Animal toxicity is moderate when ingested orally and low when applied dermally. It is not irritating to eyes or skin in rabbits and guinea pigs (although some commercial preparations contain clay as an inert ingredient, which may be an irritant). The acute inhalation LD50 in rats was not reached at the greatest attainable concentrations, 69 milligrams per cubic meter of air as an aerosol, and 5,323 mg a.i./m³ of air as a dust. In rats subjected to a two-year feeding study, no observable effect was seen at 100 parts per million (ppm). In rats, the thyroid is the organ most affected by imidacloprid. Thyroid lesions occurred in male rats at a LOAEL of 16.9 mg a.i./kg/day. In a one-year feeding study in dogs, no observable effect was seen at 1,250 ppm, while levels up to 2,500 ppm led to hypercholesterolemia and elevated liver cytochrome p-450 measurements.[1][17]

Bees and other insects[edit]

To members of the genus Apis, the honey bees, imidacloprid is one of the most toxic chemicals ever created as an insecticide. The acute oral LD50 ranges from 5 to 70 picograms of active ingredient per bee, making it more toxic to bees than the organophosphate dimethoate (oral LD50 0.152 µg/bee) or the pyrethroid cypermethrin (oral LD50 0.160 µg/bee).[28] (For comparison, the weight of just the DNA of a human cell is about 7 picograms.[29]) The toxicity of imidacloprid to bees differs from most insecticides in that it is more toxic orally than by contact. The contact acute LD50 is 0.024 µg active ingredient per bee.[30]

Imidacloprid was first widely used in the United States in 1996 as it replaced three broad classes of insecticides. In 2006, U.S. commercial migratory beekeepers reported sharp declines in their honey bee colonies. Such declines had happened in the past; however unlike the case in previous losses, adult bees were abandoning their hives. Scientists named this phenomenon colony collapse disorder (CCD). Reports show that beekeepers in most states have been affected by CCD.[31] Although no single factor has been identified as causing CCD, the United States Department of Agriculture (USDA) in their progress report on CCD stated that CCD may be "a syndrome caused by many different factors, working in combination or synergistically."[32] Several studies have found that sub-lethal levels of imidacloprid increase honey bee susceptibility to the pathogen Nosema.[33][34][35]

Dave Goulson (2012) of the University of Stirling showed that trivial effects of imidacloprid in lab and greenhouse experiments can translate into large effects in the field. The research found that bees consuming the pesticide suffered an 85% loss in the number of queens their hives produced, and a doubling of the number of bees who failed to return from food foraging trips.[8][9]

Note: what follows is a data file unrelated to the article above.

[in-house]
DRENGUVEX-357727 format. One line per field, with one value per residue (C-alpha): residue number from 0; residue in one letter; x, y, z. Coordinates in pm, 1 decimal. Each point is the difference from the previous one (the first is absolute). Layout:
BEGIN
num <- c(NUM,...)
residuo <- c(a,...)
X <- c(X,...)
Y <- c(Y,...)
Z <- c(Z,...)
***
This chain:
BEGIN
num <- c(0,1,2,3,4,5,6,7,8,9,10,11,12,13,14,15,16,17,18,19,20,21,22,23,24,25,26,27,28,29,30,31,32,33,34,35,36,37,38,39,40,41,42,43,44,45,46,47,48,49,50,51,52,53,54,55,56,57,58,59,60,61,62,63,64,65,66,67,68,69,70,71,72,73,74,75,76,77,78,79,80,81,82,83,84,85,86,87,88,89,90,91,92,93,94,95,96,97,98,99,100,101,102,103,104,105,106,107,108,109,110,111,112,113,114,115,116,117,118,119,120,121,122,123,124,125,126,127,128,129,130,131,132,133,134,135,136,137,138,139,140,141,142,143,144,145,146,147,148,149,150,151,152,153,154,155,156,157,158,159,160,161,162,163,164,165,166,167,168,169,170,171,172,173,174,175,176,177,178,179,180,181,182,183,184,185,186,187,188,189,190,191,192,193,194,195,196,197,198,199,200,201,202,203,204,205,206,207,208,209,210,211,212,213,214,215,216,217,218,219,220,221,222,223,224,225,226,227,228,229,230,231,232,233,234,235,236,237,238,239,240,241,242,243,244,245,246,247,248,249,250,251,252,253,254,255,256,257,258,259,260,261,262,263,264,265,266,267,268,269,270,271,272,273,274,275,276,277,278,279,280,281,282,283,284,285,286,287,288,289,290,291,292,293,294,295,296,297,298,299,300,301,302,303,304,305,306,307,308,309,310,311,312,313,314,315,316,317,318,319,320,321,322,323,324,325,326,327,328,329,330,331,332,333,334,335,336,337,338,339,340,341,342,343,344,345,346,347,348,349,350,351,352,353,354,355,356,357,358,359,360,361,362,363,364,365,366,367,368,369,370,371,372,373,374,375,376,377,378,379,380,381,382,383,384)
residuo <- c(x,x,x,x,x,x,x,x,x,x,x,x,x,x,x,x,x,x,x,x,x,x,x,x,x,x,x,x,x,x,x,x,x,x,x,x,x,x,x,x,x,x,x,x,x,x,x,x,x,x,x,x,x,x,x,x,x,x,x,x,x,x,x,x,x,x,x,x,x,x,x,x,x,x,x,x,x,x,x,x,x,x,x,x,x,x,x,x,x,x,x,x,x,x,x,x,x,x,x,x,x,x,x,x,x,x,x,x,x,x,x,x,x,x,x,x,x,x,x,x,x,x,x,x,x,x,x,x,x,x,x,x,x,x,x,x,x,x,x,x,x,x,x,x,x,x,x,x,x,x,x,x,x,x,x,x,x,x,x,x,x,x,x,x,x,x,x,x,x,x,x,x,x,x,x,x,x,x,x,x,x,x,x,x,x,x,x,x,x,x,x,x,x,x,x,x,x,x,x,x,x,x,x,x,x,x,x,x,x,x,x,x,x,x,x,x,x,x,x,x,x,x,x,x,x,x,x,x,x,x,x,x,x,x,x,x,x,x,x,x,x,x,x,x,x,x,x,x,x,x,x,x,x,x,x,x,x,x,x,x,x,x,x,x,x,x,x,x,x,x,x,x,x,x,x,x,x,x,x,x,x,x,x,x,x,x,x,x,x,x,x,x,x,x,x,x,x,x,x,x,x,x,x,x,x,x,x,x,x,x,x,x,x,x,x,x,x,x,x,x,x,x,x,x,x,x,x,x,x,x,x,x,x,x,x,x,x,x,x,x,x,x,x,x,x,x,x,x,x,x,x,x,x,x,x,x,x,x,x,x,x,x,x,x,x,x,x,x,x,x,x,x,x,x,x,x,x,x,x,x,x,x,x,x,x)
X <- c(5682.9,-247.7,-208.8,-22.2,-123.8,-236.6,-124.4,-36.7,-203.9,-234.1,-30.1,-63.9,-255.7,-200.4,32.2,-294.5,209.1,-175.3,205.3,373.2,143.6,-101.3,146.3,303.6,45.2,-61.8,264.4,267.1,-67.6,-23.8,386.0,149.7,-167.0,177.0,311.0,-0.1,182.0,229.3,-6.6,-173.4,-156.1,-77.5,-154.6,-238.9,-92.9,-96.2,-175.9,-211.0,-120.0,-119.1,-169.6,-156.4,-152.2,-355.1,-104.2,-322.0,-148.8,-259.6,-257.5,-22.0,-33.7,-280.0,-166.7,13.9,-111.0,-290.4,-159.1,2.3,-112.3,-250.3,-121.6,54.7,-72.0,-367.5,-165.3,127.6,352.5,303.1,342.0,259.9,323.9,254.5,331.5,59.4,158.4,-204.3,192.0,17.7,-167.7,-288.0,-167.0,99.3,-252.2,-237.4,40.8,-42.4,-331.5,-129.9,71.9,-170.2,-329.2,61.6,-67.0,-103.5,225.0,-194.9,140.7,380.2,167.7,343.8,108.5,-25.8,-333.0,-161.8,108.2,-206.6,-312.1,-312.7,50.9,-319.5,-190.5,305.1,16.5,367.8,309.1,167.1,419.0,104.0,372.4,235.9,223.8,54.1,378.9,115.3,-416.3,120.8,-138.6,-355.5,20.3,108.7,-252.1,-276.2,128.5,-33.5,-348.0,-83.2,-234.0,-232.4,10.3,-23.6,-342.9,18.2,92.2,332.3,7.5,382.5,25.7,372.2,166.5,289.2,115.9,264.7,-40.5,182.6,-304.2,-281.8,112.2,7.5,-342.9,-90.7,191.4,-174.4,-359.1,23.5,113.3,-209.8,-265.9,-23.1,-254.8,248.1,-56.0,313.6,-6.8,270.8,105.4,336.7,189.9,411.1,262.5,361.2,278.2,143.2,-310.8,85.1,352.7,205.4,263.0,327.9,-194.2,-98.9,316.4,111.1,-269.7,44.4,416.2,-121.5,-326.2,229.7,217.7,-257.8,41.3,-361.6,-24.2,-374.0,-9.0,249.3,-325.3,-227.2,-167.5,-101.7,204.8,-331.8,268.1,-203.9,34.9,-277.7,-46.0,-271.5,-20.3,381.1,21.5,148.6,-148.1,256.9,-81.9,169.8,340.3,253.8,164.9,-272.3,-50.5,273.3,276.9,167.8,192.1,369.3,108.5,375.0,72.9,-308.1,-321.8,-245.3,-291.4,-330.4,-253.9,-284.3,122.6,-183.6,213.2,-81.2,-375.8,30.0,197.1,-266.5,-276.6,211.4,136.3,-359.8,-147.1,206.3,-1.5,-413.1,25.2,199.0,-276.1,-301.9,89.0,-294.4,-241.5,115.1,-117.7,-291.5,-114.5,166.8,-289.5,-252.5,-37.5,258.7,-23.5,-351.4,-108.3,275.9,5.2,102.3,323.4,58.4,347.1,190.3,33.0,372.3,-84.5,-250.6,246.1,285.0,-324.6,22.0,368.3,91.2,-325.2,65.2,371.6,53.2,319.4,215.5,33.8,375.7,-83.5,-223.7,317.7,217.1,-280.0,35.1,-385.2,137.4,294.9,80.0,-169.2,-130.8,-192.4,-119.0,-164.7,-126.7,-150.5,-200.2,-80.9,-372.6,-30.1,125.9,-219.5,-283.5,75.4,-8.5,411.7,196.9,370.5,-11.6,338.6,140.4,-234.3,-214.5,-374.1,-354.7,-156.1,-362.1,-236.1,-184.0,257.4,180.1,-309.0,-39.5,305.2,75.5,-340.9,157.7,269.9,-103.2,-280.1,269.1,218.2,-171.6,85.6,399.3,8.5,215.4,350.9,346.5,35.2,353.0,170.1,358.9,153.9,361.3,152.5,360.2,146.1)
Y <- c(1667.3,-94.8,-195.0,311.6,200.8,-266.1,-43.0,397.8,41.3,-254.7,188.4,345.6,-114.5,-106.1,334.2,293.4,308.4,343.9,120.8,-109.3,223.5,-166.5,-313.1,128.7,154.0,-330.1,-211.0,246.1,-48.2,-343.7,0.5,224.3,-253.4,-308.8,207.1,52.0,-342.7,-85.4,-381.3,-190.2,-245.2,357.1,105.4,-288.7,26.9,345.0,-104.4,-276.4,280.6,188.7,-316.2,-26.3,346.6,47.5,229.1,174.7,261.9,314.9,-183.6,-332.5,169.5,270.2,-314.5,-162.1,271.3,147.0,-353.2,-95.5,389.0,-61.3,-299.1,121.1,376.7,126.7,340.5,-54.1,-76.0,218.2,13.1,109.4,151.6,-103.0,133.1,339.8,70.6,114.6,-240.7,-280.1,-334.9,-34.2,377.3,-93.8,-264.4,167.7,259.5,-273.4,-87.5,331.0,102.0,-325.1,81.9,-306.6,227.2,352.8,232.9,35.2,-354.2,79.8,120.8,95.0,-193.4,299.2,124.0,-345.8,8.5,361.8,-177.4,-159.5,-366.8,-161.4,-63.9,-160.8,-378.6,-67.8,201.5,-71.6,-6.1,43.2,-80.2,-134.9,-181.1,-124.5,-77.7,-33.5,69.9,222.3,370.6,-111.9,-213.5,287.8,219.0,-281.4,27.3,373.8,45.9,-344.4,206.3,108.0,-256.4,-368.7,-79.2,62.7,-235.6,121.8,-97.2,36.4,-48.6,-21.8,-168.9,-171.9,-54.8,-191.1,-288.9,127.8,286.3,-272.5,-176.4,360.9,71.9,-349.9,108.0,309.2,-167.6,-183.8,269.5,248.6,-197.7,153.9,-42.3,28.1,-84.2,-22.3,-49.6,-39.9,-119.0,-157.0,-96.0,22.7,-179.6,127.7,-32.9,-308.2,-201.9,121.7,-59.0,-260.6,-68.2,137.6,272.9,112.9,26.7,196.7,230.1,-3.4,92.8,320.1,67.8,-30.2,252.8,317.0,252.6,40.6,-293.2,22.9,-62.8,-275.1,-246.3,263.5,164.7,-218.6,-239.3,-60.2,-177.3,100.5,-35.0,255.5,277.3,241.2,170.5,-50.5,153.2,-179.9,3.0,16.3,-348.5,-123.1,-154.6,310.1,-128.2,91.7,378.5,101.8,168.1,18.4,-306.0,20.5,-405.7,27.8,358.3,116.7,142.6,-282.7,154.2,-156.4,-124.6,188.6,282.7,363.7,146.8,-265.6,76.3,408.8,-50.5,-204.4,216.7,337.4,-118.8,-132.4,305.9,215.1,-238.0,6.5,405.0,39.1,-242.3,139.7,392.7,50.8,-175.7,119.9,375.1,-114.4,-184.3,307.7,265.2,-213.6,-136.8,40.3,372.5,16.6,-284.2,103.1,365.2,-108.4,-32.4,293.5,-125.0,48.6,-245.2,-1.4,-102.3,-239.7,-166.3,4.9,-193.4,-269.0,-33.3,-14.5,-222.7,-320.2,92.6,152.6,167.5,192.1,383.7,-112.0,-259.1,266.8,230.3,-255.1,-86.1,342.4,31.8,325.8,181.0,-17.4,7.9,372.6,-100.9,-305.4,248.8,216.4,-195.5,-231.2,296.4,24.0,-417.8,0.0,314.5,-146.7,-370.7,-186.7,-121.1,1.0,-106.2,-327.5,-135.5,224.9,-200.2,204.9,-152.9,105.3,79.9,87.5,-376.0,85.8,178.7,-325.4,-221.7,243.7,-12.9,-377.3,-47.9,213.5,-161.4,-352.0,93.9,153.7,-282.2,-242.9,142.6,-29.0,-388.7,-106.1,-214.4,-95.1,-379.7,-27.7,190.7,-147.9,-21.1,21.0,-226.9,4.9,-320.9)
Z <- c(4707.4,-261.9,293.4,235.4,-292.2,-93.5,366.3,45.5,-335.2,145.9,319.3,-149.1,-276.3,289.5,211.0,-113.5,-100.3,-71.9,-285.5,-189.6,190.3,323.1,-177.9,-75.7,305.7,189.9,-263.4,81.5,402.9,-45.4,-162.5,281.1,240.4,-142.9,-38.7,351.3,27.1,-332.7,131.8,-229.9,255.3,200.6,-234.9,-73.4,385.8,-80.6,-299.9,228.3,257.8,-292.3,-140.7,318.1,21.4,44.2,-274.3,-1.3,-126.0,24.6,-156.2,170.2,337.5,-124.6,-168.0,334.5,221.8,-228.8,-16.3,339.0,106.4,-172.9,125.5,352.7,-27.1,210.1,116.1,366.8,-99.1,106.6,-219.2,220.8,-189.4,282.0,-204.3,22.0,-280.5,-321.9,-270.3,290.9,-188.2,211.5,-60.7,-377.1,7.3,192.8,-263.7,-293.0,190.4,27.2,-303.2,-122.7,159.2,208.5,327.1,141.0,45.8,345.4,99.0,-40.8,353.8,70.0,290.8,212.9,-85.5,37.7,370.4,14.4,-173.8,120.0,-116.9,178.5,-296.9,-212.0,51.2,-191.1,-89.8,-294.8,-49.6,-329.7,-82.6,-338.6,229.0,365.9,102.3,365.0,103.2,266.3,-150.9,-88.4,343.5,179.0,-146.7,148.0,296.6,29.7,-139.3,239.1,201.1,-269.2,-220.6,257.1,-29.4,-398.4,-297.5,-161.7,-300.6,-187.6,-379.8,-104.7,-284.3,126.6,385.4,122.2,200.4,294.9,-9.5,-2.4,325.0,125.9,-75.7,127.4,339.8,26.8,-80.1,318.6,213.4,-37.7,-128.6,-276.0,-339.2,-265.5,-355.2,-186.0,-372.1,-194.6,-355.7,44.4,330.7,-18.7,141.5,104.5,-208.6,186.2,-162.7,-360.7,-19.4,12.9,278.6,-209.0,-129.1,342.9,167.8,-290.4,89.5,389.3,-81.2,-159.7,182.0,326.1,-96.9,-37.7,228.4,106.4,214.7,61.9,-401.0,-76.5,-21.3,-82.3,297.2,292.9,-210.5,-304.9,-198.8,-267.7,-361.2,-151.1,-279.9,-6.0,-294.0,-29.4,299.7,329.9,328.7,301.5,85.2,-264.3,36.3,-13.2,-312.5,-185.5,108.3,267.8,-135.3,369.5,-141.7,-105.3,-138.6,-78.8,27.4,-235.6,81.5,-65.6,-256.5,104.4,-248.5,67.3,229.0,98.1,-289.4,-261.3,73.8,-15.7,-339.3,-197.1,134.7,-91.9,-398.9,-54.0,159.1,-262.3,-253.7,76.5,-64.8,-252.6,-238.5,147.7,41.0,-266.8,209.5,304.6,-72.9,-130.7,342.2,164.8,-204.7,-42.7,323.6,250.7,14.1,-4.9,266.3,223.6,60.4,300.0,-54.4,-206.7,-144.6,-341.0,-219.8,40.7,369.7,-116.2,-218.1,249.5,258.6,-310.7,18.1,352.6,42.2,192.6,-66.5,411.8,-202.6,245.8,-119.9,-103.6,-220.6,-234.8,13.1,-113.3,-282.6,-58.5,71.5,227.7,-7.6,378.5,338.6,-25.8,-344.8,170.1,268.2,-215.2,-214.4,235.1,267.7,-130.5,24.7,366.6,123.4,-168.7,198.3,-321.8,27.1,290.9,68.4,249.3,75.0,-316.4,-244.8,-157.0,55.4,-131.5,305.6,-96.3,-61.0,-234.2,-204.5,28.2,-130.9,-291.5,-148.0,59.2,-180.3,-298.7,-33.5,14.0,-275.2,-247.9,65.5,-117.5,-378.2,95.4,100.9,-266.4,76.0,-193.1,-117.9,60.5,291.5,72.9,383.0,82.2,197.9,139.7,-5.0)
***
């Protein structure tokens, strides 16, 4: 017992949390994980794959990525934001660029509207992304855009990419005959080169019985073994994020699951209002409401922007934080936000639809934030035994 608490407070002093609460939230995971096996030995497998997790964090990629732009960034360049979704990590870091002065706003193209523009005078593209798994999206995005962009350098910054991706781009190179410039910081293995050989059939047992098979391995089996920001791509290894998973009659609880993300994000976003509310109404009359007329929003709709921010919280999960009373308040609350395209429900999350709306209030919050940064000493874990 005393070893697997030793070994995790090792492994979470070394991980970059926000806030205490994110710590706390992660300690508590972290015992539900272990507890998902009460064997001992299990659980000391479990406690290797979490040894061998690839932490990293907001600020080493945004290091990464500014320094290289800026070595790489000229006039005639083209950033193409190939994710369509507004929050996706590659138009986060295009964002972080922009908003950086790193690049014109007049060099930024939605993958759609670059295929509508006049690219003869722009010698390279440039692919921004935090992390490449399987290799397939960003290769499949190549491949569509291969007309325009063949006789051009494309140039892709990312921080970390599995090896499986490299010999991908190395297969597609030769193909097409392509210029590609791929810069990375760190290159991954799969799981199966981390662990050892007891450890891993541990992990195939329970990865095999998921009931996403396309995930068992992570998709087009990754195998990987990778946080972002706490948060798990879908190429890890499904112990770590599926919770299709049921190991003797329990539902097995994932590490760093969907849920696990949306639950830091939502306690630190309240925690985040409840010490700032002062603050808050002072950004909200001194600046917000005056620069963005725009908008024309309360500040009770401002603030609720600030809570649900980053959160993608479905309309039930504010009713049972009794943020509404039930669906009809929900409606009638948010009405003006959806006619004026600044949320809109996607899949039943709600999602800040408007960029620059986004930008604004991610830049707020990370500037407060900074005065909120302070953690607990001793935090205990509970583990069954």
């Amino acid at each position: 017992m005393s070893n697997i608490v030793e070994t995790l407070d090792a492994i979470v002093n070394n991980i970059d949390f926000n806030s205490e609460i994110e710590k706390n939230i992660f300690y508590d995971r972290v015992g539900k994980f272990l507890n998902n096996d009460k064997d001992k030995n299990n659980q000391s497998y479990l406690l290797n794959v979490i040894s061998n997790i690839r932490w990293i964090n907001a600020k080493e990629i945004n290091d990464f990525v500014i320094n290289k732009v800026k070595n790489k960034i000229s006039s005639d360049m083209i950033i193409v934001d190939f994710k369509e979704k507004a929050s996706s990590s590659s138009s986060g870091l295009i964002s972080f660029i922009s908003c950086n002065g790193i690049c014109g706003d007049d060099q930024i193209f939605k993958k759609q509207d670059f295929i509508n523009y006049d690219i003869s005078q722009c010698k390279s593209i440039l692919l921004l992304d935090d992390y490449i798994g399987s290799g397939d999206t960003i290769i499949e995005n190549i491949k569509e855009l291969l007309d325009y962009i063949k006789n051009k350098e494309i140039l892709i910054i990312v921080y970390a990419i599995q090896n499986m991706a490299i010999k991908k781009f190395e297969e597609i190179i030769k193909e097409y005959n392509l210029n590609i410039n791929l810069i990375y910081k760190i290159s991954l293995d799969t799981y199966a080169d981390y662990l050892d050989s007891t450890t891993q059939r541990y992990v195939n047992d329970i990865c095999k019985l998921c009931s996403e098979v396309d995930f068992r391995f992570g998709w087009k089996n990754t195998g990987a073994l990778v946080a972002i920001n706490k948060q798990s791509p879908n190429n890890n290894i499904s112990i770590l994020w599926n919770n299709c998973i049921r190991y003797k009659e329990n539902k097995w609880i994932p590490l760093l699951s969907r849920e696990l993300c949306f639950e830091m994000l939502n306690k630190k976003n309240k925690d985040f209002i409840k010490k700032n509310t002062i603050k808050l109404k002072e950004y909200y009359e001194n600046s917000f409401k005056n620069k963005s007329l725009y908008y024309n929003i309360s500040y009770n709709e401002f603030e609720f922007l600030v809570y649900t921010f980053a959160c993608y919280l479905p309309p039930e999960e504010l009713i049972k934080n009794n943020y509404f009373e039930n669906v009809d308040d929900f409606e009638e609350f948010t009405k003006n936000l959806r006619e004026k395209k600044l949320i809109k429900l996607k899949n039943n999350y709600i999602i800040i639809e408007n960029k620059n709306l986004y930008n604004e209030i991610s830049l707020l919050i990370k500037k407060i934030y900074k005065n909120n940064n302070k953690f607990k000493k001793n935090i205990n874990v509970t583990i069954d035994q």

Lu et al. (2012) reported they were able to replicate CCD with sub-lethal doses of imidacloprid. The imidacloprid-treated hives were nearly empty, consistent with CCD, and the authors exclude Varroa or Nosema as contributing causes.[10]

In May 2012, researchers at the University of San Diego released a study showing that honey bees treated with a small dose of imidacloprid, comparable to what they would receive in nectar and formerly considered a safe amount, became "picky eaters," refusing nectars of lower sweetness and preferring to feed only on sweeter nectar. It was also found that bees exposed to imidacloprid performed the "waggle dance," the movements that bees use to inform hive mates of the location of foraging plants, at a lower rate.[36]

Researchers from the Canadian Forest Service showed that imidacloprid used on trees at realistic field concentrations decreases leaf litter breakdown owing to adverse sublethal effects on non-target terrestrial invertebrates. The study did not find significant indication that the invertebrates, which normally decompose leaf litter, preferred uncontaminated leaves, and concluded that the invertebrates could not detect the imidacloprid.[37]

A 2012 in situ study provided strong evidence that exposure to sublethal levels of imidacloprid in high fructose corn syrup (HFCS) used to feed honey bees when forage is not available causes bees to exhibit symptoms consistent to CCD 23 weeks post imidacloprid dosing. The researchers suggested that "the observed delayed mortality in honey bees caused by imidacloprid in HFCS is a novel and plausible mechanism for CCD, and should be validated in future studies".[38][39]

Sublethal doses (<10 ppb) to aphids have been found to lead to altered behavior, such as wandering and eventual starvation. Very low concentrations also reduced nymph viability.[40]